Last week I recorded a Marsh Wren singing just before dark. Below is an audio file so you can hear its complex song sequence.
A single Marsh Wren song only lasts 1-2 seconds. But an individual Marsh Wren has a very large song repertoire and may sing over 100 different song types. And they often sing one song after another after another. According to the Birds of North America account, the highest rate of singing is about 20 songs per minute.
If you're not familiar with it, a Marsh Wren song might sound a little unusual at first. It's made up of short notes and buzzy trills and squeaks and gurgles. And each time the wren sings it puts all of those components together in a different way.
When you listen to this recording, there are a few different things you can do. Appreciate the diversity of Marsh Wren songs. Count the total number of songs in the recording. Choose your favorite song. And listen to see if you think any of the songs repeat. (This is like trying to find two snowflakes that look alike!). Remember to turn up your volume. I found it easier to appreciate these songs by closing my eyes when listening to them.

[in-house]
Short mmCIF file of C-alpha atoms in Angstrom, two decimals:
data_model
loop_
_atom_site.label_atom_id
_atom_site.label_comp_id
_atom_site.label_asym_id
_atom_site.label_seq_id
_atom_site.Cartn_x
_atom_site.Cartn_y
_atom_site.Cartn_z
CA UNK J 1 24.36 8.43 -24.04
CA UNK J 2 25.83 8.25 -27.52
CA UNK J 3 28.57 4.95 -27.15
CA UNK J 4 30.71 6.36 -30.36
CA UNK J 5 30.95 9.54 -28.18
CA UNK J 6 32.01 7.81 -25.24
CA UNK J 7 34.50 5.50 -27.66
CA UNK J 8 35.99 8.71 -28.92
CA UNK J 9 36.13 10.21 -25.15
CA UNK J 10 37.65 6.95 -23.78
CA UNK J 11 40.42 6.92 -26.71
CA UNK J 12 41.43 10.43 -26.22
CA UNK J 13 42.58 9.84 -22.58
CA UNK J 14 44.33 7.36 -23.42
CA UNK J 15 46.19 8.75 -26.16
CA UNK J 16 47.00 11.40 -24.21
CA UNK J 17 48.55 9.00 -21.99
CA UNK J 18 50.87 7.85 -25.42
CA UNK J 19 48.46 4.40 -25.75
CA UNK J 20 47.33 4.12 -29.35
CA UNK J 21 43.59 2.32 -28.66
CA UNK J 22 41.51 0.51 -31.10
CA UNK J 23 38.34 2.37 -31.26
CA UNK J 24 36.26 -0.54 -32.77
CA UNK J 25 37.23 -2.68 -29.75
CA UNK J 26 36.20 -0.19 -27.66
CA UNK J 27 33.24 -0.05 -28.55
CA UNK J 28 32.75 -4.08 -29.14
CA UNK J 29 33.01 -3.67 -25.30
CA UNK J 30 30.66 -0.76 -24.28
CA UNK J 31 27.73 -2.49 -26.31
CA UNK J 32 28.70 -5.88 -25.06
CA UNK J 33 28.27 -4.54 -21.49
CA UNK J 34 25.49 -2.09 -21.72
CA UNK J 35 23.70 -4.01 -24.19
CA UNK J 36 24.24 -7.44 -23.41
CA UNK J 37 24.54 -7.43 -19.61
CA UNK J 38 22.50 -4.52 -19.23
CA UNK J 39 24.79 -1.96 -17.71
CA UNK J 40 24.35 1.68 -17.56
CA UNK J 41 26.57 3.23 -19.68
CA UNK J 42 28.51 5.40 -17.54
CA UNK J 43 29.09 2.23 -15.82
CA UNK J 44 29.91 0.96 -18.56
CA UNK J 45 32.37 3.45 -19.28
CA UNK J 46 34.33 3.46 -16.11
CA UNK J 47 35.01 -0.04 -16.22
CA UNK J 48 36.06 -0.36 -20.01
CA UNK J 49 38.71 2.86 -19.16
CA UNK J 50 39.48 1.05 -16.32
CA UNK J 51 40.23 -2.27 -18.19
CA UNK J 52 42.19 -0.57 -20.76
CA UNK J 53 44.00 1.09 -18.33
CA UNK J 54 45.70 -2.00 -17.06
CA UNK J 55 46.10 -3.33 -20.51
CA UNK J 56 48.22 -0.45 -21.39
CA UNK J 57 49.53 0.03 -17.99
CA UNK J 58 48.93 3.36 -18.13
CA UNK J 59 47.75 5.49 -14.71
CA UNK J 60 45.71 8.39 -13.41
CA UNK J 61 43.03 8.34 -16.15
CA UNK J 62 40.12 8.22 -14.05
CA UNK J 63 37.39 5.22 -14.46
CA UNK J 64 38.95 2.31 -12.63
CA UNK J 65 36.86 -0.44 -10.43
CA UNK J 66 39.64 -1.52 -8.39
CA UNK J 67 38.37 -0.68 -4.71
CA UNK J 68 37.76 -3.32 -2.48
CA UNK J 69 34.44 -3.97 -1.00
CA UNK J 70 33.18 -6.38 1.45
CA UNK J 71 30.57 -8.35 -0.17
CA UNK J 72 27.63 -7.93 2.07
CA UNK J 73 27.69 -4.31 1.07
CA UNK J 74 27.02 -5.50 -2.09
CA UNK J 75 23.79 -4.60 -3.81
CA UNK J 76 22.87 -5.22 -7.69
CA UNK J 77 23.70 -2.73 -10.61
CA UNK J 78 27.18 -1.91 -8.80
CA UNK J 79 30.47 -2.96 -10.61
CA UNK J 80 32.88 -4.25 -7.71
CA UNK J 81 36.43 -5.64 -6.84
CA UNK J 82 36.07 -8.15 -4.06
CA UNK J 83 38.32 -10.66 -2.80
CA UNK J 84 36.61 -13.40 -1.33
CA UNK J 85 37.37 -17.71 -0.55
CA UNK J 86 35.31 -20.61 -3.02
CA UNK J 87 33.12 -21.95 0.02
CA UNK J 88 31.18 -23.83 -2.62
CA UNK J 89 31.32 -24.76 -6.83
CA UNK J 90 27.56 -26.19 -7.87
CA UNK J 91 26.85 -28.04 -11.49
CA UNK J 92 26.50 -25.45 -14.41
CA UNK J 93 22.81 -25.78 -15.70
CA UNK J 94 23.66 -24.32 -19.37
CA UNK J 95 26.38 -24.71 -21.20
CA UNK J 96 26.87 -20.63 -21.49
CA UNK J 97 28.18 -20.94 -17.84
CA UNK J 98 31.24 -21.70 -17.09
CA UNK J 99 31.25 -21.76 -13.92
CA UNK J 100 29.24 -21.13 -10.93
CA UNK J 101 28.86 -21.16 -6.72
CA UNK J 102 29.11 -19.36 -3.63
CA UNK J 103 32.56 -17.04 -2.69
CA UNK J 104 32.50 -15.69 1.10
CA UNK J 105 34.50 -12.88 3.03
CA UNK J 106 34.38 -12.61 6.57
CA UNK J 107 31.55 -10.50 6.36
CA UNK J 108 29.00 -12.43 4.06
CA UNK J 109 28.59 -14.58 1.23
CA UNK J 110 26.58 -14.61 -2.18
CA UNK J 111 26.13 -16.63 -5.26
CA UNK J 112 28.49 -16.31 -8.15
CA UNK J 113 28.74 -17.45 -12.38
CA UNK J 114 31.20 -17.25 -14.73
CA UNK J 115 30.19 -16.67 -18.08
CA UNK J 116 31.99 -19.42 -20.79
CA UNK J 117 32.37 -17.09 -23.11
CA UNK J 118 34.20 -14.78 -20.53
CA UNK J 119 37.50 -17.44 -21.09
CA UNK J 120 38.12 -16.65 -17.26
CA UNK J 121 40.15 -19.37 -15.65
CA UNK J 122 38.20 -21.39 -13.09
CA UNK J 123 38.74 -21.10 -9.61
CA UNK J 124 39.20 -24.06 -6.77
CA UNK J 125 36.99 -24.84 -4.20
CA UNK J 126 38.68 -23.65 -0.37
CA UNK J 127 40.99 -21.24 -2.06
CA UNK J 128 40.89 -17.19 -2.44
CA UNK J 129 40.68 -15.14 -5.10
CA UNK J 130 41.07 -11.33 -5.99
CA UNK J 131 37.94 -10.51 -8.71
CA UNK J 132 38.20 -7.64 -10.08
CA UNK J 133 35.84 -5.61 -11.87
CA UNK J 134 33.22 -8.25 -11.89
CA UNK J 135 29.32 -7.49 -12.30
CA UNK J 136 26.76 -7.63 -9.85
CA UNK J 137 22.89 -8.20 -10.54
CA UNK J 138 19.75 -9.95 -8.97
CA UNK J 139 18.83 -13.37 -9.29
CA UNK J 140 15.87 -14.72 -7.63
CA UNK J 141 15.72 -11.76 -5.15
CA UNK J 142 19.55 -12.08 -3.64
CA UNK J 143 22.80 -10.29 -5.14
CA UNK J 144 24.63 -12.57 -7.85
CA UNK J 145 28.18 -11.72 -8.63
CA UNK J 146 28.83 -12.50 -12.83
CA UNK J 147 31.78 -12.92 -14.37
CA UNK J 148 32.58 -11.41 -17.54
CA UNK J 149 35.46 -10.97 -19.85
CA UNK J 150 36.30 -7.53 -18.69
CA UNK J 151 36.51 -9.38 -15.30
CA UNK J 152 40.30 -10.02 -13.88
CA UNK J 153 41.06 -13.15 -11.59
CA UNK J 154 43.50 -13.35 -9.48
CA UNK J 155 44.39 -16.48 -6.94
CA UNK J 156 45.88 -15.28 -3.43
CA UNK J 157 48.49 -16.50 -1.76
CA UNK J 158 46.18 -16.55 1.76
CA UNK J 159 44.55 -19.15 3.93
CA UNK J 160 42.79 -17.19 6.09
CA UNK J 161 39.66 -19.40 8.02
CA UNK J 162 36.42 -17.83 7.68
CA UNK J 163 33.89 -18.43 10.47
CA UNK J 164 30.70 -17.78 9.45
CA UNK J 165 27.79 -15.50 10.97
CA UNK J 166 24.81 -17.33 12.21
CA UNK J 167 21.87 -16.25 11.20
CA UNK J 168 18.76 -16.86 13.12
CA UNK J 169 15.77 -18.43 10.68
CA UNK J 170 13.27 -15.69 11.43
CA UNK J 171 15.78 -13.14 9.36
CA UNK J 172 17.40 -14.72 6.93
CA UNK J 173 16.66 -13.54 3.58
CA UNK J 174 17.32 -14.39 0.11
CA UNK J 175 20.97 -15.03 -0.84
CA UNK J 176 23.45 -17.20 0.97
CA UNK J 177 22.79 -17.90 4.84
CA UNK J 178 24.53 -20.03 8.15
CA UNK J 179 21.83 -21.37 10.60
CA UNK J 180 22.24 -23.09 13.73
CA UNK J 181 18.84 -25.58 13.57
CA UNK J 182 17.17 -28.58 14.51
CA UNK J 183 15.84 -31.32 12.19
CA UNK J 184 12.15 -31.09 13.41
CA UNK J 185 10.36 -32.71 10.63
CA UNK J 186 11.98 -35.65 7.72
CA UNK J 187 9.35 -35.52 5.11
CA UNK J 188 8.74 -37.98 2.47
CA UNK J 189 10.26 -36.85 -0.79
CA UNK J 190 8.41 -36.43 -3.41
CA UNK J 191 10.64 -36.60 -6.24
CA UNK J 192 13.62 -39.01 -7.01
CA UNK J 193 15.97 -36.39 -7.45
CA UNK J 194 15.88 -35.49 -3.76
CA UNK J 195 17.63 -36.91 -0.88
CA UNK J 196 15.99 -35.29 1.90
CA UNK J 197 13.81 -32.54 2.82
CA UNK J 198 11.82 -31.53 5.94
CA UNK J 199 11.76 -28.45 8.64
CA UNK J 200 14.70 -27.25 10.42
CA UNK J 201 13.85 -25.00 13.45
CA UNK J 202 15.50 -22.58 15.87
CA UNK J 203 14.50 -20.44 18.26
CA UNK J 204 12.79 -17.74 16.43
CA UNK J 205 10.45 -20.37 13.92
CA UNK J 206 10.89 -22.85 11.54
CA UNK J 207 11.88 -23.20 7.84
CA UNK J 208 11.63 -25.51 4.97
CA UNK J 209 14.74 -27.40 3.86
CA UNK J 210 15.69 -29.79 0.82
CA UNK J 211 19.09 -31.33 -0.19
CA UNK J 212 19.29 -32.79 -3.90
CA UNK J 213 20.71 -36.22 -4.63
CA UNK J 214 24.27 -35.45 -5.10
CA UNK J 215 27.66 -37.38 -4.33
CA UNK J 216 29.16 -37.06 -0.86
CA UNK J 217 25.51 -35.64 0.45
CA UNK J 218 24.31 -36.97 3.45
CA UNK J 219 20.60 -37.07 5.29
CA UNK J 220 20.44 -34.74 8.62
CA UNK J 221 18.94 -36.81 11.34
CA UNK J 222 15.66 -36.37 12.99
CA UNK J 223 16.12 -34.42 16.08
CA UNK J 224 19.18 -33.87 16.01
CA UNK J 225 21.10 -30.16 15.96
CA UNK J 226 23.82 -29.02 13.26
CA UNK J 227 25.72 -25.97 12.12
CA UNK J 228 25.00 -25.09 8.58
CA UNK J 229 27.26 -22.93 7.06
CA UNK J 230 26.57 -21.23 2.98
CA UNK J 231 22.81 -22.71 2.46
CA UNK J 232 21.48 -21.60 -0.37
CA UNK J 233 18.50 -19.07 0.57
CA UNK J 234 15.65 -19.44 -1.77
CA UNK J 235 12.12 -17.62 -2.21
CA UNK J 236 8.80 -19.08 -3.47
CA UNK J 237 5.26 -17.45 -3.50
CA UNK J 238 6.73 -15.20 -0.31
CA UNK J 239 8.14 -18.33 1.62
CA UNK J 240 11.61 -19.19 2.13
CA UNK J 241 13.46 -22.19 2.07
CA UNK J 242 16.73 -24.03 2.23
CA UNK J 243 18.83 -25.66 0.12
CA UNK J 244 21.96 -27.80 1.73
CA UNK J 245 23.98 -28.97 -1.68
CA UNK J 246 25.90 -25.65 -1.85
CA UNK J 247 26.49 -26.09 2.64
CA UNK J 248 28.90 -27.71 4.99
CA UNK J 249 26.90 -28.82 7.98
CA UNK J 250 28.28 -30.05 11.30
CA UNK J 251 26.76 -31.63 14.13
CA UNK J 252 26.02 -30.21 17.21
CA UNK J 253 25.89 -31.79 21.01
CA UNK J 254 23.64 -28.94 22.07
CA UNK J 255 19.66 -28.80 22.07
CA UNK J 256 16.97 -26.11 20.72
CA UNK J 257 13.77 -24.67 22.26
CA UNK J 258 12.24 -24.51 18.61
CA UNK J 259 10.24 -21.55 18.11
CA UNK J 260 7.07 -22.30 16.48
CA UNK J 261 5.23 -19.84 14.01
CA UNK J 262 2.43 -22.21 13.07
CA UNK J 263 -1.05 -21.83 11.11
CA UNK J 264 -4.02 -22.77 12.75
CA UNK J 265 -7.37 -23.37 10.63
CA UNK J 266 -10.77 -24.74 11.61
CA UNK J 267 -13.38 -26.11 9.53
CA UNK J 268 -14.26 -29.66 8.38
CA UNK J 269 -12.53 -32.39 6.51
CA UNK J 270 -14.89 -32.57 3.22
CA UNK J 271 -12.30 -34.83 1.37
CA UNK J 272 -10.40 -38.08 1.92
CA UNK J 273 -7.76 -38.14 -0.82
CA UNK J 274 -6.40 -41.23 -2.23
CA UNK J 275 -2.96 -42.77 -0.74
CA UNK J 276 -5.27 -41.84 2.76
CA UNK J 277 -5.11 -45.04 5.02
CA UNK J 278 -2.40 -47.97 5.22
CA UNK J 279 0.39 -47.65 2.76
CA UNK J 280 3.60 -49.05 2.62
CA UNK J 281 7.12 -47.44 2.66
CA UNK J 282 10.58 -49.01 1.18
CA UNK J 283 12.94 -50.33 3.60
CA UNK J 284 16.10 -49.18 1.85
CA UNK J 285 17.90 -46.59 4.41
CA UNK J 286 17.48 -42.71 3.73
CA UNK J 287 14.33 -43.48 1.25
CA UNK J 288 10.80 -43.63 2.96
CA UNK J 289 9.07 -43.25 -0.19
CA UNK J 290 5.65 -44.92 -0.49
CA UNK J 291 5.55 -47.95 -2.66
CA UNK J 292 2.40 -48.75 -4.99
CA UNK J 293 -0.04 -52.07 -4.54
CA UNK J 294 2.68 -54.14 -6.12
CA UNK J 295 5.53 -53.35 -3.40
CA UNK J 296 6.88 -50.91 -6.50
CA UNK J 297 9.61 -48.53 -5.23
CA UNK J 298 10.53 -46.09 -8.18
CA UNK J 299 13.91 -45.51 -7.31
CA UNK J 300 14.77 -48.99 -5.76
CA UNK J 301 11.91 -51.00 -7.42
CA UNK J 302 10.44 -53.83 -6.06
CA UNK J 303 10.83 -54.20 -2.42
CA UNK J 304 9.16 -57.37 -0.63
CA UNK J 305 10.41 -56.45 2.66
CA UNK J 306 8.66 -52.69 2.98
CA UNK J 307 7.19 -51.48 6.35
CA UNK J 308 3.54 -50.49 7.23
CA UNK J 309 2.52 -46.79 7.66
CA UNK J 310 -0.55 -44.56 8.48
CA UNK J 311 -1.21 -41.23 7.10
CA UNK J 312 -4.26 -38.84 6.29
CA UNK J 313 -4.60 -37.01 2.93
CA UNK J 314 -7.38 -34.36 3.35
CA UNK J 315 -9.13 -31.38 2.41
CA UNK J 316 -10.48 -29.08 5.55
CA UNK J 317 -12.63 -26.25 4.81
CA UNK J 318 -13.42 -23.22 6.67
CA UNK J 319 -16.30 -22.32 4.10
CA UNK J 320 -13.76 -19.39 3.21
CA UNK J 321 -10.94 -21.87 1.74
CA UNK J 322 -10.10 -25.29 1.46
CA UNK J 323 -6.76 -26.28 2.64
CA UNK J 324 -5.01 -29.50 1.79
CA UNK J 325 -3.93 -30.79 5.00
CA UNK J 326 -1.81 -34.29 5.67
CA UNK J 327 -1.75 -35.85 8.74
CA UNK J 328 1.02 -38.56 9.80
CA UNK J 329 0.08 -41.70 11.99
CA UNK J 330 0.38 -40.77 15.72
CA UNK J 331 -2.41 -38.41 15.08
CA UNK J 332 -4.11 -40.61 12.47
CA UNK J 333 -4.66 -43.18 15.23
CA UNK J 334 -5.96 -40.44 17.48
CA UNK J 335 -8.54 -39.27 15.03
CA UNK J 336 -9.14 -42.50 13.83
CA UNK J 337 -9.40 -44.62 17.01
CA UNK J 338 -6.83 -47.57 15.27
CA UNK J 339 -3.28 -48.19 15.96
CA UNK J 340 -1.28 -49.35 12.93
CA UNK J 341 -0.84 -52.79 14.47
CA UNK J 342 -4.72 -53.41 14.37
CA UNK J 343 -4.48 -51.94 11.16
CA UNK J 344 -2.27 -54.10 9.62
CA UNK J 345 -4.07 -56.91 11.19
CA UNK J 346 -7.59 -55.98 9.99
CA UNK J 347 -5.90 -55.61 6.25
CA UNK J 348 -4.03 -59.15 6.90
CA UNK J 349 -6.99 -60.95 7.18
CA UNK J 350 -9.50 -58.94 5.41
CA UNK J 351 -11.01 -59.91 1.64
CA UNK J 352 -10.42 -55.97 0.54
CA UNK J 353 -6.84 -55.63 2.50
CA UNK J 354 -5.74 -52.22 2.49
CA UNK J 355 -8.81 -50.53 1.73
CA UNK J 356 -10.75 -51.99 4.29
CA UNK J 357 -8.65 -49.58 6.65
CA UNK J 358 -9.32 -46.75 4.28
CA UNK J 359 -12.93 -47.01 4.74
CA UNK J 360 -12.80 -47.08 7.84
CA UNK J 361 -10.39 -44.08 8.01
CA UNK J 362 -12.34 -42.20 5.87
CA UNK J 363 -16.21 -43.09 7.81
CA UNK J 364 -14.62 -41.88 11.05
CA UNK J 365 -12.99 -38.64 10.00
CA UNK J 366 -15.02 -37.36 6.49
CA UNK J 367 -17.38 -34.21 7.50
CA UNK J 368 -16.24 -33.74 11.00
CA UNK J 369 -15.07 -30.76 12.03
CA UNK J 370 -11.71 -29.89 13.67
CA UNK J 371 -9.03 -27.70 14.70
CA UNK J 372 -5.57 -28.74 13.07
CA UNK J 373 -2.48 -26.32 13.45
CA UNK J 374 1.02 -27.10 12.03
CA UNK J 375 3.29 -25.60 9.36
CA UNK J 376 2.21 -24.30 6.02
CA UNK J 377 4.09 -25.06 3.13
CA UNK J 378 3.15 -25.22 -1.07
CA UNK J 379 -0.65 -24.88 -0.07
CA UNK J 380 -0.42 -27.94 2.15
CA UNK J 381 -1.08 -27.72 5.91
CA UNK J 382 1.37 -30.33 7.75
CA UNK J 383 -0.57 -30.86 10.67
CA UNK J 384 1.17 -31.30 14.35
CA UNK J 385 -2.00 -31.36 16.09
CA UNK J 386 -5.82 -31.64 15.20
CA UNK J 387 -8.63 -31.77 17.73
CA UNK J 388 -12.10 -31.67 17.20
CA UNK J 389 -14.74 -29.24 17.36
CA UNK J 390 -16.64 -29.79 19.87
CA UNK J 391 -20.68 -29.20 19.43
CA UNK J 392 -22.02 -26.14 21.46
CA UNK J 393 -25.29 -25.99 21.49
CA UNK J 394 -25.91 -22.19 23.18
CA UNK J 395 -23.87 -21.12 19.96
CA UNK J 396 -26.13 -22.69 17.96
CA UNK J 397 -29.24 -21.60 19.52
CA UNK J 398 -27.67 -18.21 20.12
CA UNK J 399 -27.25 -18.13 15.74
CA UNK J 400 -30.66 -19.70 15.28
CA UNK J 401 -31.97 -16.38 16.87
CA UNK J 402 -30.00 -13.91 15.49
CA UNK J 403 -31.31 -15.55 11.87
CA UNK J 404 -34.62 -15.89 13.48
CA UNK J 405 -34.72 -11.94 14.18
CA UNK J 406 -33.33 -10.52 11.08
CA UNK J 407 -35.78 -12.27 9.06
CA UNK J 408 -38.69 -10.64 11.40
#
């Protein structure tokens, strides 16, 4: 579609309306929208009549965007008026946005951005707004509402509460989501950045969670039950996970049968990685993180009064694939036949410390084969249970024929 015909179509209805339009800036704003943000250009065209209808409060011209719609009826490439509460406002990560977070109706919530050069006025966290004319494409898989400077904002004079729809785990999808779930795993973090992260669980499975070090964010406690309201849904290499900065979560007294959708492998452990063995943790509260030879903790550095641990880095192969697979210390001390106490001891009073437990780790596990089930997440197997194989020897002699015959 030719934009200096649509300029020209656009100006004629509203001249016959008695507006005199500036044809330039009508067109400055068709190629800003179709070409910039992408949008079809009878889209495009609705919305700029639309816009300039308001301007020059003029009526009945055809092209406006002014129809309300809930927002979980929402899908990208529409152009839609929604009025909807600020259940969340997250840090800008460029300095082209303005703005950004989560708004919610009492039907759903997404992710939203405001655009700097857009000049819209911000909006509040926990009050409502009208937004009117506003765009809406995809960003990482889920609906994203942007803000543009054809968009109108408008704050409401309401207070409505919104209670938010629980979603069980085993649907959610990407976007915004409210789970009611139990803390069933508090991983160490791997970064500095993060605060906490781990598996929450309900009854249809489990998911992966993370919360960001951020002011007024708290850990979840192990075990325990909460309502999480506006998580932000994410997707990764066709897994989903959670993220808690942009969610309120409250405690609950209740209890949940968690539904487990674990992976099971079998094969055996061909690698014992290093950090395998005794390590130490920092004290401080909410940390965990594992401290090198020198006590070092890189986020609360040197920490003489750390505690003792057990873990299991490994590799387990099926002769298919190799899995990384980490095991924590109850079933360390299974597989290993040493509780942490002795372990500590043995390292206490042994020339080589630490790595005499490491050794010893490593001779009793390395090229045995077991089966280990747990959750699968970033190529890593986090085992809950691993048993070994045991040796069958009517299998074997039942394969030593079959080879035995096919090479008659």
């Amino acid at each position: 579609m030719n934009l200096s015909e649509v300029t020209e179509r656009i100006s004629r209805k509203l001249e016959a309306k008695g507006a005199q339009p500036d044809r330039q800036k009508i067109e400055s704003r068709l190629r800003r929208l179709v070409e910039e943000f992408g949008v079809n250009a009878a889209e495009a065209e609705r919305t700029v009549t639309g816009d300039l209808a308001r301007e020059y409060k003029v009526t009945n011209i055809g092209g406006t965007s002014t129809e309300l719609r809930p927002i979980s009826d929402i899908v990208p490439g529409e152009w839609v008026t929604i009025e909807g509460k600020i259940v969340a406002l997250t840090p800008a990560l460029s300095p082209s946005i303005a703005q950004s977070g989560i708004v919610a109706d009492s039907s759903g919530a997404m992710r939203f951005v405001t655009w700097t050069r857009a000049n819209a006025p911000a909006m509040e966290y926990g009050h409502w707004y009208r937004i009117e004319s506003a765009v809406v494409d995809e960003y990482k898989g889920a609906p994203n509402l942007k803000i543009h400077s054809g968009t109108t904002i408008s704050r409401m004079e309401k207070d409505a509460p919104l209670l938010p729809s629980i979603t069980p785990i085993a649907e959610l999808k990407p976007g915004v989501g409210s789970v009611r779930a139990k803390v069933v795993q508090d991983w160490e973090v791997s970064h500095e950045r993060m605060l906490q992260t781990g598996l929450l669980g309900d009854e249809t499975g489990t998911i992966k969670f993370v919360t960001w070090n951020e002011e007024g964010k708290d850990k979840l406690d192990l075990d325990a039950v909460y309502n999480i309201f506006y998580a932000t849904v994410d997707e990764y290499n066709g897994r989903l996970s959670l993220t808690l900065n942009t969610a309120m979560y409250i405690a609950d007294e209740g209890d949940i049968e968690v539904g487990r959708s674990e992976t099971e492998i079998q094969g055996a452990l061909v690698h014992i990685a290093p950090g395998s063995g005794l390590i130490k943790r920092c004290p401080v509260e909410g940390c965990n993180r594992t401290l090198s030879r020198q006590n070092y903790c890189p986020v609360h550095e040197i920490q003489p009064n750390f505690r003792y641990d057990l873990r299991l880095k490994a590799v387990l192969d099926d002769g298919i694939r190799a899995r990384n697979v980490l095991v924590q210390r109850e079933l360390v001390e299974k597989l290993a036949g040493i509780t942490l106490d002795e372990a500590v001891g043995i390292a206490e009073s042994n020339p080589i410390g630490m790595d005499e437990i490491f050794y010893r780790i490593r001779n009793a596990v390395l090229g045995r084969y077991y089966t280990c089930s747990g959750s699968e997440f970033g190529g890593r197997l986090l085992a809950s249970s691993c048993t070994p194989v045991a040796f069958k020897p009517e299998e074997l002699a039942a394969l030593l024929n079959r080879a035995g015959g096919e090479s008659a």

mawr by nhbh
I counted fourteen songs during this minute and a half recording. I didn't hear any songs that repeated, but it was challenging to know for sure. Later I read that Marsh Wrens might not repeat a song until after 5-6 minutes have gone by, so it's probably not surprising that there aren't any repeat songs in this short recording. It's interesting to wonder about why Marsh Wrens sing so many different songs!